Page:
Please use this identifier to cite or link to this item:
|Title:||Activation of μ-opioid receptor and Toll-like receptor 4 by plasma from morphine-treated mice|
|ANZCA/FPM Author:||Sturgess, P|
|Citation:||Xie N, Gomes FP, Deora V, Gregory K, Vithanage T, Nassar ZD, Cabot PJ, Sturgess D, Shaw PN, Parat M-O. Activation of m-opioid receptor and Toll-like receptor 4 by plasma from morphine-treated mice. Brain, Behav. Immun. 2017;61:244-258.|
|Abstract:||In this study, we quantified the ability of opioids present in biological samples to activate the μ-opioid receptor and TLR4 using cell-based assays. Each assay was standardised, in the presence of plasma, using morphine, its μ receptor-active metabolite morphine-6 glucuronide (M6G) and its μ receptor-inactive, but TLR4-active metabolite morphine-3 glucuronide (M3G). Specificity was verified using antagonists. Morphine- and M6G-spiked plasma samples exhibited μ receptor activation, which M3G-spiked plasma lacked. In contrast, M3G showed moderate but consistent activation of TLR-4. Plasma samples were collected at a number of time points from mice administered morphine (1 or 10mg/kg every 12h for 3days) or saline. Morphine administration led to intermittent μ receptor activation, reversed by μ receptor antagonists, and to TRL4 activation at time points where M3G is measured in plasma. Interestingly, this protocol of morphine administration also led to TLR4-independent NF-κB activation, at time points where M3G was not detected, presumably via elevation of circulating cytokines including, but not limited to, TNFα. Circulating TNFα was increased after three days of morphine administration, and TNFα mRNA elevated in the spleen of morphine-treated mice.|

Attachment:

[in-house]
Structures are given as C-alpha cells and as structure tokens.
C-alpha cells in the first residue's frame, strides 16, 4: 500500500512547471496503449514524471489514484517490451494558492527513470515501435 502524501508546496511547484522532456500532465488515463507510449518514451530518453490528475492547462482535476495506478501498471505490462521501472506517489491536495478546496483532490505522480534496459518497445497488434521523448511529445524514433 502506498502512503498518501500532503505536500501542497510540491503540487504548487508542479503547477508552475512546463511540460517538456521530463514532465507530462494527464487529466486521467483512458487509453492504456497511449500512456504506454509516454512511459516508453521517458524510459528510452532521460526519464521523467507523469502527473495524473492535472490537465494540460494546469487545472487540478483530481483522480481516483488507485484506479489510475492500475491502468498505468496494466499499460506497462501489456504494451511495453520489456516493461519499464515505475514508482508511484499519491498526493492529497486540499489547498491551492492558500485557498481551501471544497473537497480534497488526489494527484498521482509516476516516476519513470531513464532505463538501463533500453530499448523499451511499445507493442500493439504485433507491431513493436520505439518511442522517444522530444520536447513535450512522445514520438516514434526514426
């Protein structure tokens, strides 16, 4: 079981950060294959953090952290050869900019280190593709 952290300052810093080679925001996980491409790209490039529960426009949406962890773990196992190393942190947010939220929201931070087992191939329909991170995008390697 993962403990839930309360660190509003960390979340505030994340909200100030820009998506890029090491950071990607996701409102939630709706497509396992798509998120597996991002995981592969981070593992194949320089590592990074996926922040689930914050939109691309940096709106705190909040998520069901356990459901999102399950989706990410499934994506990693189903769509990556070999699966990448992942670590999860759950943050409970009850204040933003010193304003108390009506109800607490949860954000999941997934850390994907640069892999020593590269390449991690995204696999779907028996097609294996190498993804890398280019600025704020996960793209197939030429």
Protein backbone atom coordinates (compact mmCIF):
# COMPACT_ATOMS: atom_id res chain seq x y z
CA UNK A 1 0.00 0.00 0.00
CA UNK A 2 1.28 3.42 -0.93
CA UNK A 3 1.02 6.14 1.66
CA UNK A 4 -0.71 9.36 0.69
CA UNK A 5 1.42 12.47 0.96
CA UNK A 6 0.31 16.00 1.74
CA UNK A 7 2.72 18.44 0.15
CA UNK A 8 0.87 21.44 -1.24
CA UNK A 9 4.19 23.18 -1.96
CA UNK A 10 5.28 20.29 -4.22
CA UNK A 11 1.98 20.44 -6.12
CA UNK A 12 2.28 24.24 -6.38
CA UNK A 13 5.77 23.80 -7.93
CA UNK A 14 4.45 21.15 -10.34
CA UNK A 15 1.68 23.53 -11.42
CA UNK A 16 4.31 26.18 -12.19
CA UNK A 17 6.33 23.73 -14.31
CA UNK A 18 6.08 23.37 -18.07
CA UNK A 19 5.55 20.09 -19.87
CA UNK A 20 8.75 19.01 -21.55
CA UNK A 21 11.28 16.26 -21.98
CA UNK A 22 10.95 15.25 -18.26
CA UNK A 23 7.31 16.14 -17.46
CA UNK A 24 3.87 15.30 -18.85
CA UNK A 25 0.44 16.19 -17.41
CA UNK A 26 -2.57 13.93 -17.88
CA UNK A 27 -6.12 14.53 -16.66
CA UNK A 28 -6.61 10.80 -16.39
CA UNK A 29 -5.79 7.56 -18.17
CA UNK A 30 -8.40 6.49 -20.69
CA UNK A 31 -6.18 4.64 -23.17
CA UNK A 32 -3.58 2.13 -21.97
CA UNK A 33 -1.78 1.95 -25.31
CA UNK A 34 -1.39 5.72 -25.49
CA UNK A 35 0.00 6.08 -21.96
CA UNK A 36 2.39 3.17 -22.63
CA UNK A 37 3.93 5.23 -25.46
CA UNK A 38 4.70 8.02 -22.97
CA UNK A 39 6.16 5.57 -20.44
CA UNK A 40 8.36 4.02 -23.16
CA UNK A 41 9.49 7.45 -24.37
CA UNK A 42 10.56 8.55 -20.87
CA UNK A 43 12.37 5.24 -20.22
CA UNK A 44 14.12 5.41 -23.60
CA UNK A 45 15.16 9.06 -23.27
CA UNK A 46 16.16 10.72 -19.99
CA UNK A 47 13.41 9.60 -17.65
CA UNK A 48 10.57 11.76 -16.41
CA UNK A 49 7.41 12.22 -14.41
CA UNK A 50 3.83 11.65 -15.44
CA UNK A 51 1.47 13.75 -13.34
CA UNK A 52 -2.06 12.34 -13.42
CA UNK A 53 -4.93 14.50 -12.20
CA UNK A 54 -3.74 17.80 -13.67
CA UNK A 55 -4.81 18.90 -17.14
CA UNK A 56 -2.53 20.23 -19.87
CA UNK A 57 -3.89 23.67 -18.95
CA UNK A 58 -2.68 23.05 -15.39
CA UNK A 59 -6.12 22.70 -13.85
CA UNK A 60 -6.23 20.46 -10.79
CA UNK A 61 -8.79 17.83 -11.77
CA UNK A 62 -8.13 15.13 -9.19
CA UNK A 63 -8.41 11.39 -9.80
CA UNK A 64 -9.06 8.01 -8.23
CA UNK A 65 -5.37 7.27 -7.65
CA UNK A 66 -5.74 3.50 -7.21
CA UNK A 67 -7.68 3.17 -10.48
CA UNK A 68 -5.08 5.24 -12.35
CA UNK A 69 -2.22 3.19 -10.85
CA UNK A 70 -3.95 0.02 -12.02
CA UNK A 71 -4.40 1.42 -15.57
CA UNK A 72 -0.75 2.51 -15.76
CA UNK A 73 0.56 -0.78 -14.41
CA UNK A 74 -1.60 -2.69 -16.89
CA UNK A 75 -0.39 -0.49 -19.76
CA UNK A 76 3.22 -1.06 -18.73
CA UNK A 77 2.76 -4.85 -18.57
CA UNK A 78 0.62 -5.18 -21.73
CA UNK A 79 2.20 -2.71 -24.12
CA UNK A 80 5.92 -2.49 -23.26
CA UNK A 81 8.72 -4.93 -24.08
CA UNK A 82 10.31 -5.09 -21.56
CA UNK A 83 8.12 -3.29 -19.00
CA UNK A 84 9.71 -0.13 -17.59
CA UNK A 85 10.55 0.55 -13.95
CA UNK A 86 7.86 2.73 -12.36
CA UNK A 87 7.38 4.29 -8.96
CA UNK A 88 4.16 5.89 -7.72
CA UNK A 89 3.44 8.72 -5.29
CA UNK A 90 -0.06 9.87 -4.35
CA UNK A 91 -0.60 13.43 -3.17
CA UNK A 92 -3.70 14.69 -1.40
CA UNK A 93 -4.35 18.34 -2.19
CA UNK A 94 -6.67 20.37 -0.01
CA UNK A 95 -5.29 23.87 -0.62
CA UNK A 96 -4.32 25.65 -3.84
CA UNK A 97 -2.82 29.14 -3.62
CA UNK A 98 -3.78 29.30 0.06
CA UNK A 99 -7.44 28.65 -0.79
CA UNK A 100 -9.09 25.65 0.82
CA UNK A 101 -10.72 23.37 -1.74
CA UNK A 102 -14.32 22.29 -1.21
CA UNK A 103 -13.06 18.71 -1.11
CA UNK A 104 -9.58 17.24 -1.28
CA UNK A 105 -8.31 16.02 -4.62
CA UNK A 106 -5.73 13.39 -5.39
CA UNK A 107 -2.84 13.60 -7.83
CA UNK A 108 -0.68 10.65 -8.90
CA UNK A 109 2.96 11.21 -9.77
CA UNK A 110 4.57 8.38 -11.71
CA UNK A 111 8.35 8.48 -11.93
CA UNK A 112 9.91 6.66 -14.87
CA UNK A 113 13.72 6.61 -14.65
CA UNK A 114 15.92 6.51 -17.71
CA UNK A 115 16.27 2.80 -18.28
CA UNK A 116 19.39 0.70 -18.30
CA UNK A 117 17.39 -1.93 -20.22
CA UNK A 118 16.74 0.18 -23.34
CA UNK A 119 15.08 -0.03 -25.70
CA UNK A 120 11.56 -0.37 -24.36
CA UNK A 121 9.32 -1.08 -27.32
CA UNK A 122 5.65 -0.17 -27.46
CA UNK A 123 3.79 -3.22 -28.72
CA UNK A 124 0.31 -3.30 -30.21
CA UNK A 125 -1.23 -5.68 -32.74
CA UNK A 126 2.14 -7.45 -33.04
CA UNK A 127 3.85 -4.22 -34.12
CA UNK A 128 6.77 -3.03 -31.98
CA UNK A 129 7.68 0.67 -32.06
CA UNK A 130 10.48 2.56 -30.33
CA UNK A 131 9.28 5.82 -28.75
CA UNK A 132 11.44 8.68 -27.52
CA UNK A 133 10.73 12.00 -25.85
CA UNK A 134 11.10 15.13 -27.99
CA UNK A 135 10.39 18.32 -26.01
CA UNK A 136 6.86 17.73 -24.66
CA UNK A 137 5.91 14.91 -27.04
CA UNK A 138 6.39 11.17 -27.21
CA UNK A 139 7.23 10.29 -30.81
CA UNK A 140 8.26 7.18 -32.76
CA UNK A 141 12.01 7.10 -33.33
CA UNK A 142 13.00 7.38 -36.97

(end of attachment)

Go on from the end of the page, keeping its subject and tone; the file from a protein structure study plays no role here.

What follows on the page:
|Description:||Acknowledgement: This study was supported in part by the Anaesthesia and Pain Medicine Foundation, Australian and New Zealand College of Anaesthetists (Project Grant 14/020).|
|Journal Title:||Brain, behavior, and immunity|
|Affiliates:||Australian and New Zealand College of Anaesthetists|
|Appears in Collections:||Scholarly and Clinical|
Files in This Item:
There are no files associated with this item.
Items in DSpace are protected by copyright, with all rights reserved, unless otherwise indicated.